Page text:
Next: , Previous: Substitution of Expressions, Up: Lists

10.3 Lists as Sets

These functions perform operations on lists that represent sets of elements.

— Function: cl-member item list &key :test :test-not :key

This function searches list for an element matching item. If a match is found, it returns the cons cell whose car was the matching element. Otherwise, it returns nil. Elements are compared by eql by default; you can use the :test, :test-not, and :key arguments to modify this behavior. See Sequences.

The standard Emacs lisp function member uses equal for comparisons; it is equivalent to (cl-member item list :test 'equal). With no keyword arguments, cl-member is equivalent to memq.

The cl-member-if and cl-member-if-not functions analogously search for elements that satisfy a given predicate.

— Function: cl-tailp sublist list

This function returns t if sublist is a sublist of list, i.e., if sublist is eql to list or to any of its cdrs.

— Function: cl-adjoin item list &key :test :test-not :key

This function conses item onto the front of list, like (cons item list), but only if item is not already present on the list (as determined by cl-member). If a :key argument is specified, it is applied to item as well as to the elements of list during the search, on the reasoning that item is “about” to become part of the list.

— Function: cl-union list1 list2 &key :test :test-not :key

This function combines two lists that represent sets of items, returning a list that represents the union of those two sets. The resulting list contains all items that appear in list1 or list2, and no others. If an item appears in both list1 and list2 it is copied only once. If an item is duplicated in list1 or list2, it is undefined whether or not that duplication will survive in the result list. The order of elements in the result list is also undefined.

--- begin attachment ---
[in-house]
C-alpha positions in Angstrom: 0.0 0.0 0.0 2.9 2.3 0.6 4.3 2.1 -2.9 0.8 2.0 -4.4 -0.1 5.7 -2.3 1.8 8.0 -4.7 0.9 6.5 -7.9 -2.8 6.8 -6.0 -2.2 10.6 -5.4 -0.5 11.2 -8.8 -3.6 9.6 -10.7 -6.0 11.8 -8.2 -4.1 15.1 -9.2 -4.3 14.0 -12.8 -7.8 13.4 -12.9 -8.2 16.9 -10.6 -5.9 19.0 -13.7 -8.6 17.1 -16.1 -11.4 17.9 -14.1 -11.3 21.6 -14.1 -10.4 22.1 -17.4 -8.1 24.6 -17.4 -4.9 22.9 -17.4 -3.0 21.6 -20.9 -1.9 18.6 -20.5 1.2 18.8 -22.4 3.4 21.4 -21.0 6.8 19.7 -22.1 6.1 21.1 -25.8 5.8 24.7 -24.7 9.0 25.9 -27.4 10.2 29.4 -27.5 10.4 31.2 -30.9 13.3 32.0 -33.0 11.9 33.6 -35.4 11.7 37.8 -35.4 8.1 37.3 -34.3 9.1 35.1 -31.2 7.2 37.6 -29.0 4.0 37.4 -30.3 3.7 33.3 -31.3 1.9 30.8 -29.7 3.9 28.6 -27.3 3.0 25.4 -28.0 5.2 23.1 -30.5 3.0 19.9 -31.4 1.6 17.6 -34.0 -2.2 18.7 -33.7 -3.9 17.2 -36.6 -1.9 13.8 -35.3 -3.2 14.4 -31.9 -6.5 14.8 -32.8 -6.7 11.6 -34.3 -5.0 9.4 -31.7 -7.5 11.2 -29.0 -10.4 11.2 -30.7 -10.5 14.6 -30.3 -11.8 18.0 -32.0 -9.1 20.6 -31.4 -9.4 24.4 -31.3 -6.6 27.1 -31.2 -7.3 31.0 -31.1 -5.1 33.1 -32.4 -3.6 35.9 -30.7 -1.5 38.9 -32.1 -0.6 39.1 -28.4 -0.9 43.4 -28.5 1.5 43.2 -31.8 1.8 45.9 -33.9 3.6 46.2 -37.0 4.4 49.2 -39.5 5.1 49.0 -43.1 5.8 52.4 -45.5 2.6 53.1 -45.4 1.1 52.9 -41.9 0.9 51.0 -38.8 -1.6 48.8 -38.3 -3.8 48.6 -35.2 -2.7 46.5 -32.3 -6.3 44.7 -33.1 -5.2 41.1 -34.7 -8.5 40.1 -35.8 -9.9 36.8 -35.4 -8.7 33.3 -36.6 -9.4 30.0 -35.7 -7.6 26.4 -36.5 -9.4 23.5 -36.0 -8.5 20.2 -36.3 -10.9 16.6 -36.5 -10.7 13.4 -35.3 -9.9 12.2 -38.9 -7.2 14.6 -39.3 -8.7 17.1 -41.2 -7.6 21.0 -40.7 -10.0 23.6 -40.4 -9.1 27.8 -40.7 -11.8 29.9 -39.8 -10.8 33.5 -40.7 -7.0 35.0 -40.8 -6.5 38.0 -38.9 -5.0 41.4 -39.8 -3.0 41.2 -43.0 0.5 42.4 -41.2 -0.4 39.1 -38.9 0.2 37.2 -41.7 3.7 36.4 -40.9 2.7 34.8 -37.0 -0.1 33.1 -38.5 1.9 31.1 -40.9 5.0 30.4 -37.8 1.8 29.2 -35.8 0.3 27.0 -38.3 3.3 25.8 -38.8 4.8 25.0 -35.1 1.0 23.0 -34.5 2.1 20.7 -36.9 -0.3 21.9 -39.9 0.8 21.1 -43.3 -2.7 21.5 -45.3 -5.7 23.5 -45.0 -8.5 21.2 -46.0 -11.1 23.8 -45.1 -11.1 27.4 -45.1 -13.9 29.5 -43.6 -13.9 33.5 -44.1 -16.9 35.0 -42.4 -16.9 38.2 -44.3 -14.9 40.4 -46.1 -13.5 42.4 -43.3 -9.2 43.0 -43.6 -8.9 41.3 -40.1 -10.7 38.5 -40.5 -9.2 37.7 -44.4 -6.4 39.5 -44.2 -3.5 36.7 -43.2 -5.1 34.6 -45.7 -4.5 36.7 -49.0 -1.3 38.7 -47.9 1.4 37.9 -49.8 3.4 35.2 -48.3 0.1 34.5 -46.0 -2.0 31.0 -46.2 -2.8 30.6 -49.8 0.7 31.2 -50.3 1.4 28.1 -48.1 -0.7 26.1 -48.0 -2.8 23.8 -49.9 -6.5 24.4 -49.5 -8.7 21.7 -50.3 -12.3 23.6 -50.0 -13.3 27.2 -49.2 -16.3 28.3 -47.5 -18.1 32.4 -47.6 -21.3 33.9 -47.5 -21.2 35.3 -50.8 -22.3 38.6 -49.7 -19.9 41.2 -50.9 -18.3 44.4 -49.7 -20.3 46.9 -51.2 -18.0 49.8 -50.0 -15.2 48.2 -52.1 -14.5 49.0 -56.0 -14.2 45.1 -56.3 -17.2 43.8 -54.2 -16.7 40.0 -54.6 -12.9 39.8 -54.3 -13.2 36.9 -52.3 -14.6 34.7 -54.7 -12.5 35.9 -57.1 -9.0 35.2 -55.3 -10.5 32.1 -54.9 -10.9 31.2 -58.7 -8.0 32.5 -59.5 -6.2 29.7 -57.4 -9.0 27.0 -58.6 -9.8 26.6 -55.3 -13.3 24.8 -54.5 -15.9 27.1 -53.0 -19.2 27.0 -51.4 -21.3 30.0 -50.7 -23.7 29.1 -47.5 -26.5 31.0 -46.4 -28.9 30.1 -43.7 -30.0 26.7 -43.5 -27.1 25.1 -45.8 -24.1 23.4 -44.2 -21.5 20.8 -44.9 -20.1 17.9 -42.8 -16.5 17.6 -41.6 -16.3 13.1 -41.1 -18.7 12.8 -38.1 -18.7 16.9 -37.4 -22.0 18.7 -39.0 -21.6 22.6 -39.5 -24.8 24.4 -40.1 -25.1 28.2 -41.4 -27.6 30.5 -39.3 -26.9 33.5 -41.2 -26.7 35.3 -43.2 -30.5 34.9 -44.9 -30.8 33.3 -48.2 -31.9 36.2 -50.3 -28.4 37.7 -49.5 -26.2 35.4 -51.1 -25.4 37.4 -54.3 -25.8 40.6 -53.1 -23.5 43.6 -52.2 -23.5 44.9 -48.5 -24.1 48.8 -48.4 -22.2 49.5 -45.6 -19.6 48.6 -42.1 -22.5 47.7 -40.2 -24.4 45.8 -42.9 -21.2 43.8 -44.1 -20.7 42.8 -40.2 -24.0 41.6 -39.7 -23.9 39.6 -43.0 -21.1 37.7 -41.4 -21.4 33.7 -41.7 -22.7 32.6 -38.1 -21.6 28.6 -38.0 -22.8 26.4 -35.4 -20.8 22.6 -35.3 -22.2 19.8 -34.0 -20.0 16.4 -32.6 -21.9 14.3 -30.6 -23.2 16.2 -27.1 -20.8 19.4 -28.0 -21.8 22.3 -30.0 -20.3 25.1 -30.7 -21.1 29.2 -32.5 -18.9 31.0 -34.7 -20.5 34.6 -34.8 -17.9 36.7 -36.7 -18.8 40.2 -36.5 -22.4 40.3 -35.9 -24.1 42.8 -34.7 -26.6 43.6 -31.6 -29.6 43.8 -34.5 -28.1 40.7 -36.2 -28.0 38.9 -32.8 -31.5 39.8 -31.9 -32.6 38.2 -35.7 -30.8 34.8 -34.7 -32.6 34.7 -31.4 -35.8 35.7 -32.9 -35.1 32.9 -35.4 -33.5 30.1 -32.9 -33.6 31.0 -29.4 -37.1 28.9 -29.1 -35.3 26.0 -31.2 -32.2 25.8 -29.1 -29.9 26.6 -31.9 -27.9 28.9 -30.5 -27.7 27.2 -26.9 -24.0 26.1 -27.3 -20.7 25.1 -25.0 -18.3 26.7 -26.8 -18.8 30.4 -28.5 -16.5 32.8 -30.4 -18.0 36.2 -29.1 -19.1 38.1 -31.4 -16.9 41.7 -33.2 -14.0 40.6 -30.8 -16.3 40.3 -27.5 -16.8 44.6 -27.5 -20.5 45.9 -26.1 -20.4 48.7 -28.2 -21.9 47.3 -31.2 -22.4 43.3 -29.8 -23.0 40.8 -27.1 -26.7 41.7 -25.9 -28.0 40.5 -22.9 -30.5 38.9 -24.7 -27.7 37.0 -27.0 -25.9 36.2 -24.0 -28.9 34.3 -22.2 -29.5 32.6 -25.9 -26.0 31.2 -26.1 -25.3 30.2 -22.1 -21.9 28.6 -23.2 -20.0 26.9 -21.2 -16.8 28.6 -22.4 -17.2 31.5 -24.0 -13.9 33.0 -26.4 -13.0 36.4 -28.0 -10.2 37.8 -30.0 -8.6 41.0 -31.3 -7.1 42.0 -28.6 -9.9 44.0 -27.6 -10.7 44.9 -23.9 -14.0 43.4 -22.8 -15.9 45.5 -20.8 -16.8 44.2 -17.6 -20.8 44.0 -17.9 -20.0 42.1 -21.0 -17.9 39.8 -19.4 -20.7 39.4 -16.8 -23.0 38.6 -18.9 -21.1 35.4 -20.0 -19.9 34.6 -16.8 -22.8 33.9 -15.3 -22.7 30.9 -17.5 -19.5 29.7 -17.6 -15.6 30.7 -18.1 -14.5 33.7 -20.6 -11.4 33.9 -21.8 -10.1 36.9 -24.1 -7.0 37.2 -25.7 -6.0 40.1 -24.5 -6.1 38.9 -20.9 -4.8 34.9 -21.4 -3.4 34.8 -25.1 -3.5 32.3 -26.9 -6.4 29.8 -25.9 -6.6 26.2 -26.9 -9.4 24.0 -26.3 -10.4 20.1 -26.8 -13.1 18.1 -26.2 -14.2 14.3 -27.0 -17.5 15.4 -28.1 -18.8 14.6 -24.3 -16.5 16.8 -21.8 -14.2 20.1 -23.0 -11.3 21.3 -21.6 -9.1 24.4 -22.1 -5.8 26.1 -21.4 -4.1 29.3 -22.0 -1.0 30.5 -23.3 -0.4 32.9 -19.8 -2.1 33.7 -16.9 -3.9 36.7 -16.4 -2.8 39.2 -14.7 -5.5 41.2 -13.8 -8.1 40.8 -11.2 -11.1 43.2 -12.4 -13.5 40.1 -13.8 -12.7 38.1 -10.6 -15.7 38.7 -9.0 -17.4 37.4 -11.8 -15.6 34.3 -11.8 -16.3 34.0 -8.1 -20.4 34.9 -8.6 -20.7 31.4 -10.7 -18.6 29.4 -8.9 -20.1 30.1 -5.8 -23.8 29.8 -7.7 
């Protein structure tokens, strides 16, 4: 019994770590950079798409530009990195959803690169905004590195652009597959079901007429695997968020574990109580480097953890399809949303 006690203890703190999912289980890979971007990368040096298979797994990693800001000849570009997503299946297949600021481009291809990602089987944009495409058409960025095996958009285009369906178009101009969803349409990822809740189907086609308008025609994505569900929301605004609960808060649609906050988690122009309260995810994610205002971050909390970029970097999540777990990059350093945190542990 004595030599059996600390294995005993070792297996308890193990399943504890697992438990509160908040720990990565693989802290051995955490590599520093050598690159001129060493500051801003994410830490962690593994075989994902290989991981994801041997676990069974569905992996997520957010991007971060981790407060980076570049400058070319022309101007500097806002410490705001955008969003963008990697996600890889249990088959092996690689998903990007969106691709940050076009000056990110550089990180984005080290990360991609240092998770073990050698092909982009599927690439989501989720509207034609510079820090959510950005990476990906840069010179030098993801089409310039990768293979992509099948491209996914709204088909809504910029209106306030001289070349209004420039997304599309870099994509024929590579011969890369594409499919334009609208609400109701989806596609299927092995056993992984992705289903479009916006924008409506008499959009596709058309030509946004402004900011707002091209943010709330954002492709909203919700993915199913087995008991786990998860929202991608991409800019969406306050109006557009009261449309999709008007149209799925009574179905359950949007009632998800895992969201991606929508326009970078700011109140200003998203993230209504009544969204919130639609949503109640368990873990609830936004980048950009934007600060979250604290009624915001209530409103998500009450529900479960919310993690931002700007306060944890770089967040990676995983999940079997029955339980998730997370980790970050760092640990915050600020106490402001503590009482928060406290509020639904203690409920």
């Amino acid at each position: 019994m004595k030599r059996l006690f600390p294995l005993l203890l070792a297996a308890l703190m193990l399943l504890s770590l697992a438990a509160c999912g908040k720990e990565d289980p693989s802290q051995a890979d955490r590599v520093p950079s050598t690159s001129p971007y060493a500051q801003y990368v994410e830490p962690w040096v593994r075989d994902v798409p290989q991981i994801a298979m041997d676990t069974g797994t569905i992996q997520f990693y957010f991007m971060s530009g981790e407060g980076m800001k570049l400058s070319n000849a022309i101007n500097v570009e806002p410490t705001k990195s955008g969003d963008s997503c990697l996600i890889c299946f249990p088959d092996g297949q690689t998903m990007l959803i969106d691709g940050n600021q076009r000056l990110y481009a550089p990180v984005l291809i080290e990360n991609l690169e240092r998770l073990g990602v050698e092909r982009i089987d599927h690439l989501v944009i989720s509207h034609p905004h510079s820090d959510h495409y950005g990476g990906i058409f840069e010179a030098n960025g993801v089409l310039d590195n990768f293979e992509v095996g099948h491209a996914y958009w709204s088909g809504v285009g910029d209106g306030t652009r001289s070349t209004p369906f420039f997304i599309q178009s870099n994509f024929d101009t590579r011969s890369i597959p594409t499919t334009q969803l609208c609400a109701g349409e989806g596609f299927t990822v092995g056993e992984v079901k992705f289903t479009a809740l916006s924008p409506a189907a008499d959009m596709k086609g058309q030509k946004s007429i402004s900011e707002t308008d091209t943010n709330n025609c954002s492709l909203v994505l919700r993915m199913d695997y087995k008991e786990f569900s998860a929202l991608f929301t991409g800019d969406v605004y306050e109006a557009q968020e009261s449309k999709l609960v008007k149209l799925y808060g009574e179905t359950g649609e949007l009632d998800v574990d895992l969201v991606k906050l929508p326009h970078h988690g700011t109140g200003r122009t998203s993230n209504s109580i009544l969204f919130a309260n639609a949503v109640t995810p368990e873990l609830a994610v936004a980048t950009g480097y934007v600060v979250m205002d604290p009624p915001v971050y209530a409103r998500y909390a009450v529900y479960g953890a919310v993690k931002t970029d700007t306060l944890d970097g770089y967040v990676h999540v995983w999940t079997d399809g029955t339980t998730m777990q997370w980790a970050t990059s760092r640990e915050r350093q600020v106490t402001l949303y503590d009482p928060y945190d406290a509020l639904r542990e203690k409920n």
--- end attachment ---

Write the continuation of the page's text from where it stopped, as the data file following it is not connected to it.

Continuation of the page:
— Function: cl-nunion list1 list2 &key :test :test-not :key

This is a destructive version of cl-union; rather than copying, it tries to reuse the storage of the argument lists if possible.

— Function: cl-intersection list1 list2 &key :test :test-not :key

This function computes the intersection of the sets represented by list1 and list2. It returns the list of items that appear in both list1 and list2.

— Function: cl-nintersection list1 list2 &key :test :test-not :key

This is a destructive version of cl-intersection. It tries to reuse storage of list1 rather than copying. It does not reuse the storage of list2.

— Function: cl-set-difference list1 list2 &key :test :test-not :key

This function computes the “set difference” of list1 and list2, i.e., the set of elements that appear in list1 but not in list2.

— Function: cl-nset-difference list1 list2 &key :test :test-not :key

This is a destructive cl-set-difference, which will try to reuse list1 if possible.

— Function: cl-set-exclusive-or list1 list2 &key :test :test-not :key

This function computes the “set exclusive or” of list1 and list2, i.e., the set of elements that appear in exactly one of list1 and list2.

— Function: cl-nset-exclusive-or list1 list2 &key :test :test-not :key

This is a destructive cl-set-exclusive-or, which will try to reuse list1 and list2 if possible.

— Function: cl-subsetp list1 list2 &key :test :test-not :key

This function checks whether list1 represents a subset of list2, i.e., whether every element of list1 also appears in list2.